By Russ Baldwin
The National Park Service is pleased to announce more than $3.1 million in Japanese American Confinement Sites grants that will fund preservation, restoration and education projects throughout the country. The 22 projects funded will help tell the stories of the more than 120,000 Japanese Americans, two-thirds of whom were U.S. citizens, imprisoned by the U.S. government during World War II following the attack on Pearl Harbor by the nation of Japan in 1941.
“These grants help to preserve an important piece of our nation’s history, educating generations of visitors about the injustice of the World War II confinement of Japanese Americans,” said U.S. Secretary of the Interior David Bernhardt.
“The National Park Service is dedicated to the preservation and protection of natural, cultural, and historical resources across the United States,” said David Vela, National Park Service Deputy Director. “Through these projects, we have the honor of educating our visitors about the strength and perseverance of the Japanese Americans incarcerated during World War II.”
“The Historical Museum at Fort Missoula does an incredible job of telling the story of our nation and Montana’s history,” said Montana Senator Steve Daines. “I’m glad to have supported this project and look forward to seeing it complete.”
“Located in Granada, Colorado, Amache serves as a stark reminder of a dark moment in our country’s history,” said Colorado Senator Cory Gardner. “I’m grateful for the continued support from the National Park Service, and the Coloradans they partner with, which help ensure the site is preserved so we can remember the grave injustice committed against Japanese Americans during World War II and never repeat our mistakes from the past.”
“The internment of Japanese Americans was one of the most shameful times in American history. By funding preservation projects like these we can help ensure future generations will always remember in the hopes that we will never again treat Americans in this reprehensible way,” said California Congressman Jim Costa.
Japanese American Confinement Sites grants may be awarded to projects associated with the 10 War Relocation Authority centers established in 1942 and more than 40 additional confinement sites. The program’s mission is to teach future generations about the injustice of the World War II confinement of Japanese Americans and to inspire a commitment to equal justice under the law. Successful project proposals are chosen through a competitive process that requires applicants to match the grant award with $1 in non-federal funds or “in-kind” contributions for every $2 they receive in federal money.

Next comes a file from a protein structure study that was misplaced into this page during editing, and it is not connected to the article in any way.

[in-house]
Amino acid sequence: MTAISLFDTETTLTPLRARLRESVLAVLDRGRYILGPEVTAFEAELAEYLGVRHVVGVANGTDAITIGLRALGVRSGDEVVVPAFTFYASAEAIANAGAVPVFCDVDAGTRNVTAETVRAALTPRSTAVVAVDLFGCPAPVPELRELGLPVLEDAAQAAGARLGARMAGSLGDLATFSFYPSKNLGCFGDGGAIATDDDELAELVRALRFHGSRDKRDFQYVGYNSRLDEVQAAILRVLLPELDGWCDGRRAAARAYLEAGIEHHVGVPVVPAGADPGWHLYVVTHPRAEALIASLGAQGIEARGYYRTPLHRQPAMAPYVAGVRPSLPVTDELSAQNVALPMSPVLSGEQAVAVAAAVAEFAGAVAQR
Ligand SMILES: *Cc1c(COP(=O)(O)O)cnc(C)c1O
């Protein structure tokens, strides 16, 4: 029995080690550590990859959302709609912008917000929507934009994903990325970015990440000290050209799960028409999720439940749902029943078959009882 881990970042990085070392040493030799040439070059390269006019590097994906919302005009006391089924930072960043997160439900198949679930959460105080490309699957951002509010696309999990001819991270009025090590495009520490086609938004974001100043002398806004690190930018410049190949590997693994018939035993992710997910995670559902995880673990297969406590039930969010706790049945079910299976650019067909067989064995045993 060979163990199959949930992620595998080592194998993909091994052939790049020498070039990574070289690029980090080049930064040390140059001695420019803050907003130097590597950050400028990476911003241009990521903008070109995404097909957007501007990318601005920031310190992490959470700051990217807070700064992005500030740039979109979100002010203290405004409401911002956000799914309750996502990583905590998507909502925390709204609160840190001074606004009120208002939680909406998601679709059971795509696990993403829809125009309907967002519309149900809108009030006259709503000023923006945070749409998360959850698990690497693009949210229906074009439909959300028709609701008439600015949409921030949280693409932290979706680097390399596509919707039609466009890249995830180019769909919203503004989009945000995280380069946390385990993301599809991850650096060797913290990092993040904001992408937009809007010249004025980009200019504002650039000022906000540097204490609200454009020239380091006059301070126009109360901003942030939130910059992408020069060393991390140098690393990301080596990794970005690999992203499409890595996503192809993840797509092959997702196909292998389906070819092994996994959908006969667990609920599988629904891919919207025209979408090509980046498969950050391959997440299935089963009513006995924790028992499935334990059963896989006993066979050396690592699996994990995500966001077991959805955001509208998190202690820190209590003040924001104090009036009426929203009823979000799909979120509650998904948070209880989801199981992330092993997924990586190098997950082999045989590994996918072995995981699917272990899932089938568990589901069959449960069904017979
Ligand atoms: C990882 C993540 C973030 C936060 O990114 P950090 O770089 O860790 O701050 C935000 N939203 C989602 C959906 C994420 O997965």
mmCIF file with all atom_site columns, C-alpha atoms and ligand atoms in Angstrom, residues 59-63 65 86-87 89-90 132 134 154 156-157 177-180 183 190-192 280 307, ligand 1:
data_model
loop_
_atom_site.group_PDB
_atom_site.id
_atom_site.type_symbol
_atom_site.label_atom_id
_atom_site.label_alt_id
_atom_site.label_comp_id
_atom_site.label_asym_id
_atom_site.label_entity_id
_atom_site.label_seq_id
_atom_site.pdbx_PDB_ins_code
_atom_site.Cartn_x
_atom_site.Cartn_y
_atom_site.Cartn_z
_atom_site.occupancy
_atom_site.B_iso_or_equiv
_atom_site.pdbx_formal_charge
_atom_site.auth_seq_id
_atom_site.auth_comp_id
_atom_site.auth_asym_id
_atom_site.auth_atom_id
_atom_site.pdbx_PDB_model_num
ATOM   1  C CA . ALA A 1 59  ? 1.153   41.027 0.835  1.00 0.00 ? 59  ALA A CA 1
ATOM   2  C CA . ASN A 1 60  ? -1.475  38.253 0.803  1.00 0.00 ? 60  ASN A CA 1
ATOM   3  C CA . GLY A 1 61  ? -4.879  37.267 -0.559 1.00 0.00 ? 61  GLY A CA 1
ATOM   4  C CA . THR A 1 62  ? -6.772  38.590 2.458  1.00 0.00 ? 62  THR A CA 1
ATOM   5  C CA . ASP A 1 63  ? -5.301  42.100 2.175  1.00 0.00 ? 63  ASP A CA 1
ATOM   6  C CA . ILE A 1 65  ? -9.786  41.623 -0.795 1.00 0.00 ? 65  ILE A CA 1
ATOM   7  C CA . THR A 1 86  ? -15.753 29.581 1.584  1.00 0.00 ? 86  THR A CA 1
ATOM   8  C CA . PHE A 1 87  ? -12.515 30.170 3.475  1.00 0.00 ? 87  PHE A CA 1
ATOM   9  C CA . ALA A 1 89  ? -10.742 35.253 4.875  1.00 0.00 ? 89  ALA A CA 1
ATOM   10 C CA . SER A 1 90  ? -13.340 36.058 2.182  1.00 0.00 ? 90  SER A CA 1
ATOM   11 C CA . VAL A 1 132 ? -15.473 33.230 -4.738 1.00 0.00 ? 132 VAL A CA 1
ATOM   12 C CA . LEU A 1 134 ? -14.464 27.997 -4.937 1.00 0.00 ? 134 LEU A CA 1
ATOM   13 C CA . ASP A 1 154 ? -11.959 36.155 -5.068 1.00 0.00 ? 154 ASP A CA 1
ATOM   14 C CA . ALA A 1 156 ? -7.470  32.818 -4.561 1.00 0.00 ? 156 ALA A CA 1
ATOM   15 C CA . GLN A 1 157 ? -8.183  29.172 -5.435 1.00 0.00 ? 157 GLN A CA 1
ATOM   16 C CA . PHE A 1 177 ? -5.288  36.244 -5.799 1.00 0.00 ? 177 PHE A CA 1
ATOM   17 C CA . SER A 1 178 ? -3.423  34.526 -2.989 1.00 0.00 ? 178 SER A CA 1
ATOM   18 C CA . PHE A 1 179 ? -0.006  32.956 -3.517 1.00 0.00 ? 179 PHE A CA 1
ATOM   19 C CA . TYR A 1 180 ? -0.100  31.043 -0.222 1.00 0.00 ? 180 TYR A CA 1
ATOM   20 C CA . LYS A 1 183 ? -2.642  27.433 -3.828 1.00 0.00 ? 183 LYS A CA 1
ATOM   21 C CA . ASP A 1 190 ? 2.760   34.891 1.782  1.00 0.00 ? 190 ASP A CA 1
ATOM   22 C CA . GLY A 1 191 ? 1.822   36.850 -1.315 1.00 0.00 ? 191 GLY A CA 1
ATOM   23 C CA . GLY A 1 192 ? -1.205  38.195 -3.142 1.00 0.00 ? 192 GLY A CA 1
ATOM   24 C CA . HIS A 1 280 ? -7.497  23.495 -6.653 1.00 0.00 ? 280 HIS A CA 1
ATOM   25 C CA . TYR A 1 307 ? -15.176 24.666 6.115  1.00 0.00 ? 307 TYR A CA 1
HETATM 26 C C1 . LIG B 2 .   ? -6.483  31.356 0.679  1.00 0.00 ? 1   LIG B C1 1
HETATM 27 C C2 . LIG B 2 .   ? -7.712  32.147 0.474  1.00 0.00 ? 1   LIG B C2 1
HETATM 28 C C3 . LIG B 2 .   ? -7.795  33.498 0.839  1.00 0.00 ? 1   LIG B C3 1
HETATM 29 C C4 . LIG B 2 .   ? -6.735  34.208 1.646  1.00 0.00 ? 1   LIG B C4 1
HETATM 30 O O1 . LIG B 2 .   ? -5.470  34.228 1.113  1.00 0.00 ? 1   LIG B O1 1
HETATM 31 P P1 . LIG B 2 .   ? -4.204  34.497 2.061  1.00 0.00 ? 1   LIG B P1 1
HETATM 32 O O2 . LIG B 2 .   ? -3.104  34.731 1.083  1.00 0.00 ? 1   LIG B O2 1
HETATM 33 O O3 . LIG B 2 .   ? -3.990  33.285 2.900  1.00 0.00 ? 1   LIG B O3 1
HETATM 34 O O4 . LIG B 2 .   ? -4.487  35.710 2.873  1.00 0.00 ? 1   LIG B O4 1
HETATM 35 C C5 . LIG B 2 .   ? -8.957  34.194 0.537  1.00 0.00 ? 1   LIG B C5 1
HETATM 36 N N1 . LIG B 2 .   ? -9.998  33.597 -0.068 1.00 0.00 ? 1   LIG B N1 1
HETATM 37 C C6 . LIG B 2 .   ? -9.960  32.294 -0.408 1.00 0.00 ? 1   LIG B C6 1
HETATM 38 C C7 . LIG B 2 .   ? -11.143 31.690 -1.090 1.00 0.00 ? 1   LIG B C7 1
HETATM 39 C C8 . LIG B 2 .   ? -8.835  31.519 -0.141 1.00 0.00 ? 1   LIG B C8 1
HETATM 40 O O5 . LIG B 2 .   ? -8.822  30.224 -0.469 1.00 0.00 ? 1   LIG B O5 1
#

Over the past 11 years, the Japanese American Confinement Sites grant program has supported a wide range of successful projects, including a memorial and exhibit to tell the lesser-known stories of Japanese Americans who were forced to leave their homes in Juneau, and nearby Alaskan communities during the war; the restoration of headstones and monuments at the Rohwer cemetery in Arkansas; and the construction of visitors centers in Utah and Wyoming to tell the history of the Topaz and Heart Mountain incarceration sites and the larger, national story of Japanese American World War II incarceration.
Congress established the Japanese American Confinement Sites grant program in 2006, authorizing a total of $38 million in funding for the life of the program. Today’s announcement brings the current award total to more than $32 million.
Examples of new projects receiving funds this year include:
•Fort Missoula Internment Camp Barracks Assessment: The Historical Museum at Fort Missoula will conduct an assessment of two original barracks moved back to the former World War II Department of Justice internment site, to help guide future restoration of the buildings, and interpretation of the site’s history.
•Digital Storytelling Workshops: California-based Story Boldly will host several workshops to engage former incarcerees and their descendants in recording short films about their personal experiences during World War II, and the impacts on their families. These films will be shared with educators, and across social media, to reach youth and others unfamiliar with this part of our nation’s history.
•Unsung Service: Preserving the Nisei Cadet Nurse Corps: The Go for Broke National Education Center will research the little-known history of Japanese American women who were recruited from Japanese American World War II incarceration sites to serve in the U.S. Cadet Nurse Corps to help fill the nation’s shortage of nurses.
A full list of the 22 new projects selected to receive funds in FY 2020 are identified in the table below. For more details about these projects, visit https://www.nps.gov/subjects/internment/index.htm.Read the Article Here